Oh look, MDN is doing the same thing— google ads, Facebook icons underneath their articles complaining about these evil companies. The excuses ? These companies are the biggest so they must be too big to fail no matter how immoral or recklessly they act. Hmmmmmm. MDN and Timmy Fuckwit Cook have no principles. Raking in the almighty dollar is all that matters.

      2. Given the predatory nature of Google’s business combined with Apple being a frontrunner for privacy (at least they say they are), they should never have accepted payment from Google to let it be the default choice.

        By all means, let Google be on the list of choices for those who like to be exploited.

        1. Realist and SilverSurfer both most excellent points. What apologists like Melvin do not understand or address is the main issue: HYPOCRISY. Cook speaks out on privacy issues on one hand and accepts a $12 billion payoff on the other hand. The laughable excuse that you can change the default search engine (most don’t know it even exists) does not eliminate a hypocritical position, NOT NOW, NOT EVER, from the number one privacy offender on the planet. Surfer, your idea will totally ELIMINATE the conflicting and confused Cook positions once and for all: refuse the dirty money and do not set a default engine In Safari — simply let the user decide, always…

  3. A few years ago, a supposedly “connected” former Apple bigwig posted a blog — referenced by Daring Fireball at the time — saying that before Steve Jobs died, he launched a secret internal project called “Found,” an Apple search engine to compete with Google. The post also indicated that “Found” was the one thing he begged Tim Cook not to give up on. The post even suggested a launch date. However, the launch date came and went and nothing was announced. However, I still think about it…

    1. The same guy that says ‘Don’t do what I would do, just do what’s right’ implored Tim Cook to ‘Do what I would do.’ Just doesn’t quite align. Well, one way to tell is to use Google to search DaringFireball.

      Hmmm, doesn’t appear to be a thing.

      1. Steve’s biggest mistake was Cook. Steve should never be allowed to choose CEOs. Trained monkeys could do at least as good as Cook given the money printing machine Jobs created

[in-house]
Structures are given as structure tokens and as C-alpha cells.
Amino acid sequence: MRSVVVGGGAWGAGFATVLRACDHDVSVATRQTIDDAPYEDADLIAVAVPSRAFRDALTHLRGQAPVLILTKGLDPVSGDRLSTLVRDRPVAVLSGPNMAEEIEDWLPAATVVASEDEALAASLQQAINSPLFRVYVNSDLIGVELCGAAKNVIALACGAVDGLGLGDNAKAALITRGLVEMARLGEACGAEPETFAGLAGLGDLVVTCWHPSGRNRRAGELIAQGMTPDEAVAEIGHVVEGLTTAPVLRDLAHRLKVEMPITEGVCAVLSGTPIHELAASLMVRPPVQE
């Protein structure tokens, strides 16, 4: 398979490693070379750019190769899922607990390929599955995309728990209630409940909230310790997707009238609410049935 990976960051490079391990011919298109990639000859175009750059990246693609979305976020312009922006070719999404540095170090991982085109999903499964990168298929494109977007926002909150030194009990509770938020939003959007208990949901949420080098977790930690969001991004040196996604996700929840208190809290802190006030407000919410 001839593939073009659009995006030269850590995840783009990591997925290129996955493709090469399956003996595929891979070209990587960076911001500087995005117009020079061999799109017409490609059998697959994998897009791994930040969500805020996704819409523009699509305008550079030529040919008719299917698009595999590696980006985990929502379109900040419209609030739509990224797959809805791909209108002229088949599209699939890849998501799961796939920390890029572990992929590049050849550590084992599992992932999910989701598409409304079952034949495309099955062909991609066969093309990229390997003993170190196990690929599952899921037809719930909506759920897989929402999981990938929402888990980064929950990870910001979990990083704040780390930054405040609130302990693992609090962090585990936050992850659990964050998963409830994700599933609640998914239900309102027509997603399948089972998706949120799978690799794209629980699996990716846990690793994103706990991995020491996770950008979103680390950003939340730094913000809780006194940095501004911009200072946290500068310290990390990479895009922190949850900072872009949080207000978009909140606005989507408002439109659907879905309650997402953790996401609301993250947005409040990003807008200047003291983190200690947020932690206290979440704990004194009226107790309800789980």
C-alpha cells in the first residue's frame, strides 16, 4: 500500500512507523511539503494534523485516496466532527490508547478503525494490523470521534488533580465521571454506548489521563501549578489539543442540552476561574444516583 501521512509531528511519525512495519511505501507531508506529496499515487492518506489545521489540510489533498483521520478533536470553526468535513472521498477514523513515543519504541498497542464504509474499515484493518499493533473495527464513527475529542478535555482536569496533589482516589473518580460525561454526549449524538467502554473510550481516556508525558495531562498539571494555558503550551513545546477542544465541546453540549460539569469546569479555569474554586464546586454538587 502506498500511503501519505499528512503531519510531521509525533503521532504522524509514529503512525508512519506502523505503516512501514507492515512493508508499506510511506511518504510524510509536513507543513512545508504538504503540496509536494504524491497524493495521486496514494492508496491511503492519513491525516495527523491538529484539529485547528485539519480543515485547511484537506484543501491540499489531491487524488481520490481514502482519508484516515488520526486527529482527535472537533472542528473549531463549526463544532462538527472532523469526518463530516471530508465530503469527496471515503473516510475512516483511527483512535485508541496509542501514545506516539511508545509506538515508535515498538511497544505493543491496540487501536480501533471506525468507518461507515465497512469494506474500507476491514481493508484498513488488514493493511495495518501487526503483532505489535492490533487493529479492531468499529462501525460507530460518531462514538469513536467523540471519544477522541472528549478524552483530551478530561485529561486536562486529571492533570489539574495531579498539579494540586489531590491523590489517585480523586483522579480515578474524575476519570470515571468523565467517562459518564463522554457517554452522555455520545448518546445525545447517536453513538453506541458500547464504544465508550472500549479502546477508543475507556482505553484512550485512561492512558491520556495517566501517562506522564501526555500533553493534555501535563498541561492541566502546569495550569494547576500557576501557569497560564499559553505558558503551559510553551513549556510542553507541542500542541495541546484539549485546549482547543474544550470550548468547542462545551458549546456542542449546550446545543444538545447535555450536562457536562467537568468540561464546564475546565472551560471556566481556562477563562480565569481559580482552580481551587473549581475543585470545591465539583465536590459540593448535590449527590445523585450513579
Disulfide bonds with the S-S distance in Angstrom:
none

1. Whaaaaaat? People should show some personal responsibility and take care of their privacy instead of incessantly whining? What a concept! I agree BTW.

  4. I use alternatives to google especially DDG and rarely use it because results aren’t up to scratch and I am heavy in research especially pic research so no light user.

  5. Apple should “front-end” Google search by providing an apple.com site that funnels your Google searches and result selection through an Apple proxy. That proxy, searching on behalf of all users, would leave Google with a single “person” to track as a whole: “The Apple User Community”. Presumably this would prevent any targeted analysis/profiling on search habits. I’m guessing however, that terms of use from Google already preclude this simple solution otherwise it would already be available.

  6. If Cook tagged products “beta” for everything that wasn’t ready for primetime, then most of the devices and services released would still be beta.

    Imagine what come out from the long congested Pipeline:

    2013 Mac Pro Trashcan Beta
    2014 Mac Mini Special Neutered Beta
    2015 Apple TV Attempted Reboot Beta with StupidRemote
    2016 Apple Watch Series Beta1
    2017 iPhone Face-$1000-id Beta
    2018 Nothing All New, just incremental updates Beta
    2019 Mac Pro Beta II XPR Super Series Rose Gold Edition

    It would be funny if it wasn’t such a train wreck of bad product management.

  7. I use Duck Duck Go as my default search engine and it is fine. Very once and a while, however, I need to use Google to do a deep search and I always worry that I am giving a piece of me away